In the lead-up to this week’s UN General Assembly meetings, the Obama administration is engaged in an aggressive political campaign to justify and marshal support for the extension of its war in Iraq into Syria. Under the pretext of “degrading and destroying” Islamic State of Iraq and Syria (ISIS) militias, the US is engaged in an illegal war of aggression with the objective of ousting Syrian President Bashar al-Assad.
Claims by American officials that Washington has the support of 40 countries cannot obscure the fact that this is another US war based on lies, and in flagrant breach of international law. US warplanes have carried out more than 160 air strikes inside Iraq after being invited to do so by its puppet regime in Baghdad, and its aircraft and drones have already carried out reconnaissance inside Syria. Washington has arrogated to itself the right to conduct air strikes inside Syria, despite the expressed opposition of the Syrian government.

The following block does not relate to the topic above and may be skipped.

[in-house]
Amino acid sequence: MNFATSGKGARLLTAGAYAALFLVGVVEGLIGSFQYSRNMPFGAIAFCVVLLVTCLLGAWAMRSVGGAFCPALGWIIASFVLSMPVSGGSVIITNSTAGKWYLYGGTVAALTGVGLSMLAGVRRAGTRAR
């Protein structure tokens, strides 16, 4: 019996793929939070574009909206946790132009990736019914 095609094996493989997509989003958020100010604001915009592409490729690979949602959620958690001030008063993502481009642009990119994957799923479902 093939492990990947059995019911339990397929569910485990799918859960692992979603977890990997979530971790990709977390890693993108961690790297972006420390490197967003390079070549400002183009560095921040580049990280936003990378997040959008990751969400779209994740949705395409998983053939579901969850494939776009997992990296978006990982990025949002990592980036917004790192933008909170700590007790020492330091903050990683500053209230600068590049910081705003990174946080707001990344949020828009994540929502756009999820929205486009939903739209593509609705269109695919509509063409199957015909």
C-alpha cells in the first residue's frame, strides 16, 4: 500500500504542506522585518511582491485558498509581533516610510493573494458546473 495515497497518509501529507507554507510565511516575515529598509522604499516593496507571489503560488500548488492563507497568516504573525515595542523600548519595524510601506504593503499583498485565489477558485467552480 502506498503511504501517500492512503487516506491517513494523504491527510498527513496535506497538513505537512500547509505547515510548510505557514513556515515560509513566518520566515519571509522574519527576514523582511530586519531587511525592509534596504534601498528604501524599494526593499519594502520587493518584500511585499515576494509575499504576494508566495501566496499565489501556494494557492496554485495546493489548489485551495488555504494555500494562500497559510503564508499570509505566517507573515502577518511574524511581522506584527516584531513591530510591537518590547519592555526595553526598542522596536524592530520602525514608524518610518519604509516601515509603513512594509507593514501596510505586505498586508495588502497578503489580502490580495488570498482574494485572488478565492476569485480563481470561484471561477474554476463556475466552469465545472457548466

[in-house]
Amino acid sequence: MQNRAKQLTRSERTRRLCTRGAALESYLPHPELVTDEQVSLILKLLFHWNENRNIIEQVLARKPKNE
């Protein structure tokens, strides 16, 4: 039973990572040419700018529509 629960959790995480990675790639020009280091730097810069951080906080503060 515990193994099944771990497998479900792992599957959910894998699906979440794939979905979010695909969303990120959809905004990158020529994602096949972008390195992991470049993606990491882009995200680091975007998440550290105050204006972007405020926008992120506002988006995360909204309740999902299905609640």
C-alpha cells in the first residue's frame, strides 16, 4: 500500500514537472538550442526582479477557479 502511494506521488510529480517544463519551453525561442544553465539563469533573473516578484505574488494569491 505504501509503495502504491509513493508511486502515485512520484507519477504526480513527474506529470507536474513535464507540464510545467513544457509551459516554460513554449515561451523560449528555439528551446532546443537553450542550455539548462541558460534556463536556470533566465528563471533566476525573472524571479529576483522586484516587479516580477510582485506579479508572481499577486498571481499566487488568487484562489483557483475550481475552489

Speaking on the ABC’s “This Week” program last night, US ambassador to the UN, Samantha Power, declared that the US had the “legal basis” for waging an air war on Syria and that there was “universal support” in the international community for attacking ISIS. In fact, Washington lacks even the fig-leaf of a UN resolution to legitimise its new war. When Obama chairs a special UN Security Council session on Wednesday, he is unlikely to seek a resolution supporting air strikes on Syria, as Russia would veto it.